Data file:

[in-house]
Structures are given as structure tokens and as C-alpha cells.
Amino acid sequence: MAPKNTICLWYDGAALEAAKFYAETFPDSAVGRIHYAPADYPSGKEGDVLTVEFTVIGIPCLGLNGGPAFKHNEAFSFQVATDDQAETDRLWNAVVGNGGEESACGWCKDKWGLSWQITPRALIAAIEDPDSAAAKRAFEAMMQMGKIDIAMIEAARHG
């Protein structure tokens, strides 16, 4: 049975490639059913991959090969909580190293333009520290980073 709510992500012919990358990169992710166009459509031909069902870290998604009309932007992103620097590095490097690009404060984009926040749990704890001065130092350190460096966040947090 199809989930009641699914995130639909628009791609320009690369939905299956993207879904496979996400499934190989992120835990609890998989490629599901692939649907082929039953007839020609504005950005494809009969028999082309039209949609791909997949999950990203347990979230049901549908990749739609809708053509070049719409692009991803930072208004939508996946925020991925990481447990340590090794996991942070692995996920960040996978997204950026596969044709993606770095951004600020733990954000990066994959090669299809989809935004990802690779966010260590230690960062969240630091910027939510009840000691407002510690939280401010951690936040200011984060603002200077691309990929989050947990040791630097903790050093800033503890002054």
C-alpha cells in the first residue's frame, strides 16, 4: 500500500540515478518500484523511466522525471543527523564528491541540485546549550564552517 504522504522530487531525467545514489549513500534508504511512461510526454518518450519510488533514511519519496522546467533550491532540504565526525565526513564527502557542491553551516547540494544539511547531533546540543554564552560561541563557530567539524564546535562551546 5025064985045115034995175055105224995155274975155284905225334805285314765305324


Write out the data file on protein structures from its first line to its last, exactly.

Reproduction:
[in-house]
Structures are given as structure tokens and as C-alpha cells.
Amino acid sequence: MAPKNTICLWYDGAALEAAKFYAETFPDSAVGRIHYAPADYPSGKEGDVLTVEFTVIGIPCLGLNGGPAFKHNEAFSFQVATDDQAETDRLWNAVVGNGGEESACGWCKDKWGLSWQITPRALIAAIEDPDSAAAKRAFEAMMQMGKIDIAMIEAARHG
């Protein structure tokens, strides 16, 4: 049975490639059913991959090969909580190293333009520290980073 709510992500012919990358990169992710166009459509031909069902870290998604009309932007992103620097590095490097690009404060984009926040749990704890001065130092350190460096966040947090 199809989930009641699914995130639909628009791609320009690369939905299956993207879904496979996400499934190989992120835990609890998989490629599901692939649907082929039953007839020609504005950005494809009969028999082309039209949609791909997949999950990203347990979230049901549908990749739609809708053509070049719409692009991803930072208004939508996946925020991925990481447990340590090794996991942070692995996920960040996978997204950026596969044709993606770095951004600020733990954000990066994959090669299809989809935004990802690779966010260590230690960062969240630091910027939510009840000691407002510690939280401010951690936040200011984060603002200077691309990929989050947990040791630097903790050093800033503890002054």
C-alpha cells in the first residue's frame, strides 16, 4: 500500500540515478518500484523511466522525471543527523564528491541540485546549550564552517 504522504522530487531525467545514489549513500534508504511512461510526454518518450519510488533514511519519496522546467533550491532540504565526525565526513564527502557542491553551516547540494544539511547531533546540543554564552560561541563557530567539524564546535562551546 5025064985045115034995175055105224995155274975155284905225334805285314765305324